School board candidate maintains she lives in district BY HEIDI SANDERS hsanders@kentreporter.com

Kent School Board candidate Trisha Sanders told King County Elections officials at a hearing on Wednesday morning that she does live in the district despite her opponent’s claims. Kent School Board member Russ Hanscom, Sanders’ opponent for the District 1 seat, filed a voter registration challenge alleging Sanders did not live at the Kent address she used to file. Sanders decided in July not to actively seek the

board seat. Her name appears on the Nov. 3 ballot. Sanders attended the hearing on Wednesday, which lasted less than 10 minutes. Neither Hanscom nor former Kent City Council candidate Bailey Stober, who submitted the voter registration challenge with Hanscom, were at the hearing. Sanders presented several documents to show her residency, including an affidavit stating when she moved in, her driver’s license, voter registration card, copies of several utility bills at the address under her name and the certified letter sent to

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her address informing her of the hearing, which her husband signed for. In the challenge, Hanscom said he made multiple attempts to contact Sanders at the address, including sending a certified letter and visiting the residence, to no avail. He said her Facebook account says she lives in Federal Way. Sanders said she and her husband work alternating schedules so someone is usually home. “Our house is rarely empty,” she said during the hearing. “I’m kind of amazed we missed them (Hanscom and Stober) four or five times.” Elections director Sherril Huff said she would make a decision within 10 days of the hearing based on evidence presented by Sanders and documentation provided by Hanscom and Stober in the challenge they submitted. If the challenge is upheld, Sanders’ voter registration will be cancelled. Since the challenge was received on Oct. 2, less than 45 days before the election, a decision will not affect the Nov. 3 election.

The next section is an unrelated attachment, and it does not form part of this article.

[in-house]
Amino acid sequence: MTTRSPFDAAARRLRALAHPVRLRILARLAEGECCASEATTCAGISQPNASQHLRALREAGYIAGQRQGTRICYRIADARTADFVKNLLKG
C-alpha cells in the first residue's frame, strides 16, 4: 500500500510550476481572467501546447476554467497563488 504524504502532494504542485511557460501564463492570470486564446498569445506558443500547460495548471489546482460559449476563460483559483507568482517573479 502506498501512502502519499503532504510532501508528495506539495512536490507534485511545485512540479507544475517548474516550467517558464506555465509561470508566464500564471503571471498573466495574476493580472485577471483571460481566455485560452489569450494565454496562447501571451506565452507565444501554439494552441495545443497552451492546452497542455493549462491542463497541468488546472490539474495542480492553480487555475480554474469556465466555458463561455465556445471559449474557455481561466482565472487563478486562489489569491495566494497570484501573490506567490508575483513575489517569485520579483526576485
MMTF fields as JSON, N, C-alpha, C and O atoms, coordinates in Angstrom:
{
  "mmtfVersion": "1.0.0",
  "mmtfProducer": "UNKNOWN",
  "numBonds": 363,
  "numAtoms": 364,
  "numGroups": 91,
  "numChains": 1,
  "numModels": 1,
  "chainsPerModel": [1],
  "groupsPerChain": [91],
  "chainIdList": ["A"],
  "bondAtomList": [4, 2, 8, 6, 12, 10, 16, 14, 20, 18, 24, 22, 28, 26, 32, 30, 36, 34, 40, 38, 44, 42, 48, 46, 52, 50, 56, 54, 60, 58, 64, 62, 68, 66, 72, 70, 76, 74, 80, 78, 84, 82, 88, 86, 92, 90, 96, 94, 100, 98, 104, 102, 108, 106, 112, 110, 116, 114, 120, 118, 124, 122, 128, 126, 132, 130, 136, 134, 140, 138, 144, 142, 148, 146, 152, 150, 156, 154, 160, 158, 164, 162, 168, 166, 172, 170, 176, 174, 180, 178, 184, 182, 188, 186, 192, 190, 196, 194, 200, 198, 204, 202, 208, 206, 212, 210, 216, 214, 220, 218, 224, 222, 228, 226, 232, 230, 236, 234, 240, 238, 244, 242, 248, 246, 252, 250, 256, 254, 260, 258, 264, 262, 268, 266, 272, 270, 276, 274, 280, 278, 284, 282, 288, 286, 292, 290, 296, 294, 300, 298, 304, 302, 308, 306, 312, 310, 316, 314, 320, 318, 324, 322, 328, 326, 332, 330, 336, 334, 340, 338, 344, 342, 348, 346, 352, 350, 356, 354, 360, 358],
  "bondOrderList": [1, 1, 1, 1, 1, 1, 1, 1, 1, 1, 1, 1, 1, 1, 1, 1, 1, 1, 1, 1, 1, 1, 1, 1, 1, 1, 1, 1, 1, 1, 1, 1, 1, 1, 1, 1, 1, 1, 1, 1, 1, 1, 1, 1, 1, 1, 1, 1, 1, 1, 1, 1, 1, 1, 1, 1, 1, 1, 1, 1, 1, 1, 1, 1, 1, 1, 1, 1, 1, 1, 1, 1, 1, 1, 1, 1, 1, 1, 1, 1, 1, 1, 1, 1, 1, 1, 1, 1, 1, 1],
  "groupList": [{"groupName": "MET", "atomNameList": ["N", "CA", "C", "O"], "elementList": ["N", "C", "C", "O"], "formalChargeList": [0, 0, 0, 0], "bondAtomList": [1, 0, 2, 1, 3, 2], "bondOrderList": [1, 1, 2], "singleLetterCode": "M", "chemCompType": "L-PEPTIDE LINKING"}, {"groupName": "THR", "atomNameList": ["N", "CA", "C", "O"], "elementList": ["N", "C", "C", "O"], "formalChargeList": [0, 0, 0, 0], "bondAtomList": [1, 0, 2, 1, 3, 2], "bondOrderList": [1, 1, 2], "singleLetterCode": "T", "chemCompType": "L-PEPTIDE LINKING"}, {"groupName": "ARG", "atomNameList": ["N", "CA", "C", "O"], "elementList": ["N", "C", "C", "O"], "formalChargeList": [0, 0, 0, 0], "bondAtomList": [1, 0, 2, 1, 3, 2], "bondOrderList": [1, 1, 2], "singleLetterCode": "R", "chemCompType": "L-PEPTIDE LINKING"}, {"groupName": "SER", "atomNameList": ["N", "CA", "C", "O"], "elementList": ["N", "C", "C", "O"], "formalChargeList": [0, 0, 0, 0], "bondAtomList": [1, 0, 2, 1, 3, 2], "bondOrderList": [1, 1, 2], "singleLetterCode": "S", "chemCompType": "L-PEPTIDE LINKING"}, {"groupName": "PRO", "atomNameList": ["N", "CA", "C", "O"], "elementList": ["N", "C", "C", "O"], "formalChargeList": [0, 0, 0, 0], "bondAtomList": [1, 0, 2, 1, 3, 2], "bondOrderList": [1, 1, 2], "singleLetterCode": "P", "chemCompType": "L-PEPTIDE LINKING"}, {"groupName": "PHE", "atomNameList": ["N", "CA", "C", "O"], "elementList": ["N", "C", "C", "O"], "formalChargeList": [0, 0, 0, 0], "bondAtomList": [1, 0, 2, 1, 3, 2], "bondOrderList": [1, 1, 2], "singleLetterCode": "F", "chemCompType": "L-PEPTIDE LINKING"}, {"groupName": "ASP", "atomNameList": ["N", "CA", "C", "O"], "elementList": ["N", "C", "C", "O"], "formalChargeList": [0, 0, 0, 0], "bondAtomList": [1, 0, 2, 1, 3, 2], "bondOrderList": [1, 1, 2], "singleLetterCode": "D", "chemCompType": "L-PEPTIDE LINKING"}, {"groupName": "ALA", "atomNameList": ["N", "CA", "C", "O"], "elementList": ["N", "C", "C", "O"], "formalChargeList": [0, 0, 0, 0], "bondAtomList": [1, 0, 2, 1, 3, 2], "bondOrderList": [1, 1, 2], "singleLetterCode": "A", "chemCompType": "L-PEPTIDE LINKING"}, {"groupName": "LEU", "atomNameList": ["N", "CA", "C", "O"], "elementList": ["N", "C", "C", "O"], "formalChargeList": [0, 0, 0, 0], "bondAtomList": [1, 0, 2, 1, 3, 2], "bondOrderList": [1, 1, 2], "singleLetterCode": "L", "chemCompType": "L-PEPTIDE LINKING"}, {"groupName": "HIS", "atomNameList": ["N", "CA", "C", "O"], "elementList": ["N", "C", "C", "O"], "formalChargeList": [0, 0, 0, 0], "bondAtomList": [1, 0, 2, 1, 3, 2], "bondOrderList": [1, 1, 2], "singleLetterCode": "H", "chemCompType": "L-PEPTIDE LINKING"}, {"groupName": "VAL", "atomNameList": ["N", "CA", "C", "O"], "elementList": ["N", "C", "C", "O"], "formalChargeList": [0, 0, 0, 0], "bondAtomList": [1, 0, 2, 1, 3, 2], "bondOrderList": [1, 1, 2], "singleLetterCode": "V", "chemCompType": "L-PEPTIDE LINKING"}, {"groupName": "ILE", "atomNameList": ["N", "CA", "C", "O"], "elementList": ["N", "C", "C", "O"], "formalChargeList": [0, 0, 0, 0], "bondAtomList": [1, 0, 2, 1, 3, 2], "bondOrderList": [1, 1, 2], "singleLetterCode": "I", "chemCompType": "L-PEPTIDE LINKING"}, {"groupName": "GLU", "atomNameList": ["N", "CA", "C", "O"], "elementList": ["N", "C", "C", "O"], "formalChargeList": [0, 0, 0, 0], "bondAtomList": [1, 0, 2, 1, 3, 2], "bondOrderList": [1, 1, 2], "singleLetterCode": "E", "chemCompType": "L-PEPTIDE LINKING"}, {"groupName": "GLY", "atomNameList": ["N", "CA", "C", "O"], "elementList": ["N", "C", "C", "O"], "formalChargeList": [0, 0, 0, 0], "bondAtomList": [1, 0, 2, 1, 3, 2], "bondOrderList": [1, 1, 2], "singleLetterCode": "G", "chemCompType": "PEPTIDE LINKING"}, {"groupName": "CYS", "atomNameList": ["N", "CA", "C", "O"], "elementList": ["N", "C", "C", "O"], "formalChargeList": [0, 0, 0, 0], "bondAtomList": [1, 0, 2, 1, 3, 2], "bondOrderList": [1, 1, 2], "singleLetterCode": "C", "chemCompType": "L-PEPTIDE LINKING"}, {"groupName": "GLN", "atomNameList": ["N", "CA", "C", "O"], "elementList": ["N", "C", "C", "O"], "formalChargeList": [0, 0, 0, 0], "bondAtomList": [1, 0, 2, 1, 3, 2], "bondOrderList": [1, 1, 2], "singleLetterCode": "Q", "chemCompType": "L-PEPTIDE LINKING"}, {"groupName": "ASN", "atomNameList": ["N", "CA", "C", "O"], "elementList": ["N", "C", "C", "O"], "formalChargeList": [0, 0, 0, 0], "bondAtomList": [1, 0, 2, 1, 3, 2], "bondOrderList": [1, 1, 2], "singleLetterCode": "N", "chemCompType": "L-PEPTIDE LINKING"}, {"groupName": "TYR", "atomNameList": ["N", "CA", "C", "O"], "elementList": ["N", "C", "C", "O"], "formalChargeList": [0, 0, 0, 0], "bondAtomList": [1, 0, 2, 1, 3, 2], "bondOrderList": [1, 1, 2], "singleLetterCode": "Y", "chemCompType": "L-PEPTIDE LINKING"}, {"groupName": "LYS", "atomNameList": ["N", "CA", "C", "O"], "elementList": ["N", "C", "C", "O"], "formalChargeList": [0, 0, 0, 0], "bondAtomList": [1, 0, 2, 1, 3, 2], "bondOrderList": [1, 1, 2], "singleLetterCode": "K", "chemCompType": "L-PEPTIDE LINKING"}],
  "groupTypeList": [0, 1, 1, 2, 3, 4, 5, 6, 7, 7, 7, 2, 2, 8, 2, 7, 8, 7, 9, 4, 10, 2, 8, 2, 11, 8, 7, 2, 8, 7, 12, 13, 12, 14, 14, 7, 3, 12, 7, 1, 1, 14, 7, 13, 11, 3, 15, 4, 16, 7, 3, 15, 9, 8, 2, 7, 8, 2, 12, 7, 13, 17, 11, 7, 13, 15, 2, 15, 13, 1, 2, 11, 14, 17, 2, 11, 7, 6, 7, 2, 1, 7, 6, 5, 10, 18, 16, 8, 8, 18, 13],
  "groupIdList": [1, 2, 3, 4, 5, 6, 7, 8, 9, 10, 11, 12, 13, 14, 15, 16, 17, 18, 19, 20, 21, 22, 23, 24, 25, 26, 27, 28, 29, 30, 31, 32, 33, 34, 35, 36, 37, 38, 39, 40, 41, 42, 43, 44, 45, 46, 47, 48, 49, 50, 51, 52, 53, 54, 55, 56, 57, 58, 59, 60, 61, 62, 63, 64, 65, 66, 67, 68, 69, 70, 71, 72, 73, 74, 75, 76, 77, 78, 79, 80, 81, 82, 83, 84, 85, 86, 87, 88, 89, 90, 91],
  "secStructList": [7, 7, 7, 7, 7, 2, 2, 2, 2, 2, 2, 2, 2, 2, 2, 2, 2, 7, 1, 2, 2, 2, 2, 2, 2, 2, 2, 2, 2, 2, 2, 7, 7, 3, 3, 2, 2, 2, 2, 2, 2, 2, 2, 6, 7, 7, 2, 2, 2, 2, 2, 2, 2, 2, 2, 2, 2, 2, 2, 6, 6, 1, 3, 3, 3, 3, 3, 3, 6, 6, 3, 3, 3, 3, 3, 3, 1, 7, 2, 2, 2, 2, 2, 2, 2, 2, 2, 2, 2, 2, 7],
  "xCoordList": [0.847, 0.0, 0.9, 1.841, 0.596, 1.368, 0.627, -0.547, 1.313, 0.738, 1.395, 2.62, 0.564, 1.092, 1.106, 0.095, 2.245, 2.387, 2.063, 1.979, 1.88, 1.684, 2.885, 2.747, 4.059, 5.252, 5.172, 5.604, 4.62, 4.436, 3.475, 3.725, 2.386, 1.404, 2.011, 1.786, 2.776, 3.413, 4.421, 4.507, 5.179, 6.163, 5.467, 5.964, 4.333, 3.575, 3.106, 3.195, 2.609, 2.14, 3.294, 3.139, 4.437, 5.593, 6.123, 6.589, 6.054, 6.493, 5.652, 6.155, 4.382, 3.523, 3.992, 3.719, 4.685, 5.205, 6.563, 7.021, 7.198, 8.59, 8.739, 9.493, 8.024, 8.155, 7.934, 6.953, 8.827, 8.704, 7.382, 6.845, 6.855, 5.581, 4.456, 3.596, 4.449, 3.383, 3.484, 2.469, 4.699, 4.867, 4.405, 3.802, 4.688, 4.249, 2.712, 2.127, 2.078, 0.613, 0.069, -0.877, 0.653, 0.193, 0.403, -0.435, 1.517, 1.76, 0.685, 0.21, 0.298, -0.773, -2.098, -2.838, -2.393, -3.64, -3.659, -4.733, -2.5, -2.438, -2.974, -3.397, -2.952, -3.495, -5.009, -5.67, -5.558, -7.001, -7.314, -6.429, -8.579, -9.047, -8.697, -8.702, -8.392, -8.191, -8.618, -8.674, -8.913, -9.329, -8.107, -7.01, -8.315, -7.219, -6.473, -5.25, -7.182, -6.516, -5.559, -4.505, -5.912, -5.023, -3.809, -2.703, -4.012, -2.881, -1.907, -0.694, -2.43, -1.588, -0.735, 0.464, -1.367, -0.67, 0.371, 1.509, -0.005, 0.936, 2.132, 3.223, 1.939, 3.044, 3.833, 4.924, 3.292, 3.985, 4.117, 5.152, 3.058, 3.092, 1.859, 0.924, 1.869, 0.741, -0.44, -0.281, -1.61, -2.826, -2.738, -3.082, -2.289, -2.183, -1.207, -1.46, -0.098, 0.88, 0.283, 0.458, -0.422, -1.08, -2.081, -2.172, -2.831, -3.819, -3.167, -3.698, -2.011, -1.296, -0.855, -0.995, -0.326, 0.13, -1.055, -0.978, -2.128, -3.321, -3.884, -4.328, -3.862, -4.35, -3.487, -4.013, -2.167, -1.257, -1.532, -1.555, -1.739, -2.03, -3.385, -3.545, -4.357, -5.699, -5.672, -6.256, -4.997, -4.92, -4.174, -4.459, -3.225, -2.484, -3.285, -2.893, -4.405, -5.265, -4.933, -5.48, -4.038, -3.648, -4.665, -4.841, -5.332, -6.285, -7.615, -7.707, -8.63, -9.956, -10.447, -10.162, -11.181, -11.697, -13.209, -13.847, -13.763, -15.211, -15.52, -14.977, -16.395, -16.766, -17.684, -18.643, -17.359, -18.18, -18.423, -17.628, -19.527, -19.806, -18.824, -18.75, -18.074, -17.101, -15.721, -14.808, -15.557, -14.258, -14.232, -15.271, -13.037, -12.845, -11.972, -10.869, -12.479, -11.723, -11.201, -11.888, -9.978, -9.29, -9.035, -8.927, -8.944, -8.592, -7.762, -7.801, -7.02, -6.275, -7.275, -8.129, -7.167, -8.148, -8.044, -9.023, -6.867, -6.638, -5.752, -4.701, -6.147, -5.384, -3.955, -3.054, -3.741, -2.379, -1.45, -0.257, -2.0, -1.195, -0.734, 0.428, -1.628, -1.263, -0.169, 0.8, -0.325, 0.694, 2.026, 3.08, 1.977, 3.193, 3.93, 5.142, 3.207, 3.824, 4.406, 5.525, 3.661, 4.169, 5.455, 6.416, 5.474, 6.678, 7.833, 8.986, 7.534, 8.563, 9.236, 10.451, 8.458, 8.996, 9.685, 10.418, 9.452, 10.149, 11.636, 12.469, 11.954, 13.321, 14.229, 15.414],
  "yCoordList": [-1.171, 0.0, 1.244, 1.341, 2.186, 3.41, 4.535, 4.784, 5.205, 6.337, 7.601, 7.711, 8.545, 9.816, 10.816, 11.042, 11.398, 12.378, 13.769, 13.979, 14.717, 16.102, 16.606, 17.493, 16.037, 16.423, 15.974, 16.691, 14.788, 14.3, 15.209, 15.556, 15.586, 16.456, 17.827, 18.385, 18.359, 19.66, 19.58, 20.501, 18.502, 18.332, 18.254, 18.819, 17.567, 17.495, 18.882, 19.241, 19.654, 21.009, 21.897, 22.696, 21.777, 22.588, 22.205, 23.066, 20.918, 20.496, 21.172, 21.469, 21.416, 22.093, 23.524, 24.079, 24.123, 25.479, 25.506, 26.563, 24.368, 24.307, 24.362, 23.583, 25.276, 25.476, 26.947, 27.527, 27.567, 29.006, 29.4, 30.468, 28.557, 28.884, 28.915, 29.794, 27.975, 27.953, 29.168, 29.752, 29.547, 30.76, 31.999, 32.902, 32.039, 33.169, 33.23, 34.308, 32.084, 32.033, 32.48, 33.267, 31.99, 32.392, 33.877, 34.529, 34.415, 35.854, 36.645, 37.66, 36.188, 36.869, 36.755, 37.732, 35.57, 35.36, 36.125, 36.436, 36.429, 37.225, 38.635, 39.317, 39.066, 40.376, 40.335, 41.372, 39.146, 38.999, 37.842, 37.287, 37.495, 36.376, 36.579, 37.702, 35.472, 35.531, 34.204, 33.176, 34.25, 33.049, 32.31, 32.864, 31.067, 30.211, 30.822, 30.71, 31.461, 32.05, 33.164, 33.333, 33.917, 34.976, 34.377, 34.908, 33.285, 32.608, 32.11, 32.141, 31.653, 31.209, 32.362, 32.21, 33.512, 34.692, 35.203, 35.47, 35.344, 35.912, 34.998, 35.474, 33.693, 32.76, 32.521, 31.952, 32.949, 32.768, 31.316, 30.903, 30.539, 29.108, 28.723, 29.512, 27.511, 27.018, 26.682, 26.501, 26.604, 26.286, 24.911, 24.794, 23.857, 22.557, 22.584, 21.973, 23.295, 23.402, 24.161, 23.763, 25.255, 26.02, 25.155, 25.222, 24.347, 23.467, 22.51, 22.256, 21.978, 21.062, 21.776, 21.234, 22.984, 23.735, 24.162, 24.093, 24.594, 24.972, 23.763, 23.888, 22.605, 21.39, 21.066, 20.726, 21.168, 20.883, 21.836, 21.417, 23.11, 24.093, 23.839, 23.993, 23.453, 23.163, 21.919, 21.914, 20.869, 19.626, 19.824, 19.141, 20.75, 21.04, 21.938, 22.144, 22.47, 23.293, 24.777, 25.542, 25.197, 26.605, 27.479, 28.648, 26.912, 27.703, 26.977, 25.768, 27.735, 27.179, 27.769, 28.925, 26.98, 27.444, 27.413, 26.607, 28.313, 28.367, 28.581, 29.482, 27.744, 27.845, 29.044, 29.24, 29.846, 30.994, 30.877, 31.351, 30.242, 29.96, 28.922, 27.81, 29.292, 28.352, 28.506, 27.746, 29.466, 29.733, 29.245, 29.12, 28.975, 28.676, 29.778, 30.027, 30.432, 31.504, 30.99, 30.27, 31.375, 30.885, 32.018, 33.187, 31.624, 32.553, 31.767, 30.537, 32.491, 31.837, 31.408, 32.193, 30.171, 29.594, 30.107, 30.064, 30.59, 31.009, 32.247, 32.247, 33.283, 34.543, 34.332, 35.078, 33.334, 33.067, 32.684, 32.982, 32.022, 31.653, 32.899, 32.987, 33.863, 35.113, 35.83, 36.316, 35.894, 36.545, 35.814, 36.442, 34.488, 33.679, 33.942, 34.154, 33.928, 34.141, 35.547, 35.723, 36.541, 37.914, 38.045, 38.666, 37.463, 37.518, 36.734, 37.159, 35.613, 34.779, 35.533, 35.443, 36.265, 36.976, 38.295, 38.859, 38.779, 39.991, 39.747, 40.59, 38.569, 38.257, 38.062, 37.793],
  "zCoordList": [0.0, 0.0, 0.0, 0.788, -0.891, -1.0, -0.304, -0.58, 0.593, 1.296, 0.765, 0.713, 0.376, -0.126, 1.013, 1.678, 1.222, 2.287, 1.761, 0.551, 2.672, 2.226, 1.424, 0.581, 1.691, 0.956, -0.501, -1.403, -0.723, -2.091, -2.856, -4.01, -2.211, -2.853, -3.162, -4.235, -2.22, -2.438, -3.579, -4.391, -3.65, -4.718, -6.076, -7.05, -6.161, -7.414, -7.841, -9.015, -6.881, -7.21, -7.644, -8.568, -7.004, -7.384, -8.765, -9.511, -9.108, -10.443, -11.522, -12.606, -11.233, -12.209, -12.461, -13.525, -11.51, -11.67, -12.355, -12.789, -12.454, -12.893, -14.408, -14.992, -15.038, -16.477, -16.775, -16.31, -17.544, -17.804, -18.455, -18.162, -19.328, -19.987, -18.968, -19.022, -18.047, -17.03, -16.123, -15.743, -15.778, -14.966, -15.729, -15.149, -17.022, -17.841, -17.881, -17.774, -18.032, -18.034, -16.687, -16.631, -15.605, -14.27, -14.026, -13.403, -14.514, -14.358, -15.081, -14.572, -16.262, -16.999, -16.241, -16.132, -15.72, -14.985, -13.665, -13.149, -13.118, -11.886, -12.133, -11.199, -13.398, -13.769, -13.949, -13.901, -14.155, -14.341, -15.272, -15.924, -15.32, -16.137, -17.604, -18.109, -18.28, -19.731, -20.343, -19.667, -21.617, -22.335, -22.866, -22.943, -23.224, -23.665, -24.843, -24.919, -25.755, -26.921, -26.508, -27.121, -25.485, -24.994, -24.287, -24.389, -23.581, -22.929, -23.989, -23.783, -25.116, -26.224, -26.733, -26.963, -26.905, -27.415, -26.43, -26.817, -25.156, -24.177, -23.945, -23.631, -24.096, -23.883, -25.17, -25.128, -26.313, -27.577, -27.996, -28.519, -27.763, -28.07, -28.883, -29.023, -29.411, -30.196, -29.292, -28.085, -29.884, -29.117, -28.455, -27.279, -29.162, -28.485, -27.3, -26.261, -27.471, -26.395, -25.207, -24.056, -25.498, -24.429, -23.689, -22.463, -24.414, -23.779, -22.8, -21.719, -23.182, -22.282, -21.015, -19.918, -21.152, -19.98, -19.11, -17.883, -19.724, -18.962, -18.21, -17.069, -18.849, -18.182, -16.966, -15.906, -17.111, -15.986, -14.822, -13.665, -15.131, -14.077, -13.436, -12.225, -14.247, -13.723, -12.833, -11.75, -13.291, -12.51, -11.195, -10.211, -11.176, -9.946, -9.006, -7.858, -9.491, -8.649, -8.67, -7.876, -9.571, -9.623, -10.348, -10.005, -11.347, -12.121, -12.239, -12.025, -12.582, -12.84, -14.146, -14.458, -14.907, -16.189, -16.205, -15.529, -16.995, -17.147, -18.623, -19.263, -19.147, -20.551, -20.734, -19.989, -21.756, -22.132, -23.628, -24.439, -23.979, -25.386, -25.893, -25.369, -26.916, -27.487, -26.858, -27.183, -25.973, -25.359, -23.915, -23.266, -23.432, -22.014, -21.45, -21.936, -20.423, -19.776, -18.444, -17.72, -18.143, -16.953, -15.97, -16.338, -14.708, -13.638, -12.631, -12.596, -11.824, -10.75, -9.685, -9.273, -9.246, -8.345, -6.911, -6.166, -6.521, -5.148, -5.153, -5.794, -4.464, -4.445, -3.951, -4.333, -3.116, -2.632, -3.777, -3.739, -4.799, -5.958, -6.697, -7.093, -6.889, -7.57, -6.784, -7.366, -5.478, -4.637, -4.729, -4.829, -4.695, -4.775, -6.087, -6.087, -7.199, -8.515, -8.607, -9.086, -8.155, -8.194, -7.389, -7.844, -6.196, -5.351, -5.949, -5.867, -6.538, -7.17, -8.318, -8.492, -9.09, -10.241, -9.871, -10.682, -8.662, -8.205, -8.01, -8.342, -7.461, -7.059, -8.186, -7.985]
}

Healthy hug Kent Elementary first-graders hug Dr. Cleo, Molina Healthcare’s mascot, during a literacy event at the school on Oct. 22. The event was put on by Molina Healthcare and the Molina Foundation, which will donate 800 books to the school for the students to take home. Staff from the Molina Foundation and volunteers read stories promoting a healthy lifestyle to the first-graders during the event. Kent Elementary is one of about 35 schools and community-based organizations in Washington to benefit from the donation of 40,000 books. HEIDI SANDERS, Kent Reporter

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KENT

LOCAL

City Council considers using reserve funds to balance budget BY STEVE HUNTER

shunter@kentreporter.com

The Kent City Council might use reserve funds, count on higher sales tax revenue or raise property taxes to resolve a $863,000 city budget gap for 2016.

Mayor Suzette Cooke proposed earlier this fall another jump in the city property tax rate next year to bring in additional revenue, at the cost of about $20 per year for the owner of a $300,000 home. The council debated at a workshop on Oct. 20 whether to go with the mayor’s proposal or come up with its own plan. Council members discussed possibilities but didn’t reach any conclusions. They are scheduled to meet again on Nov. 10 as they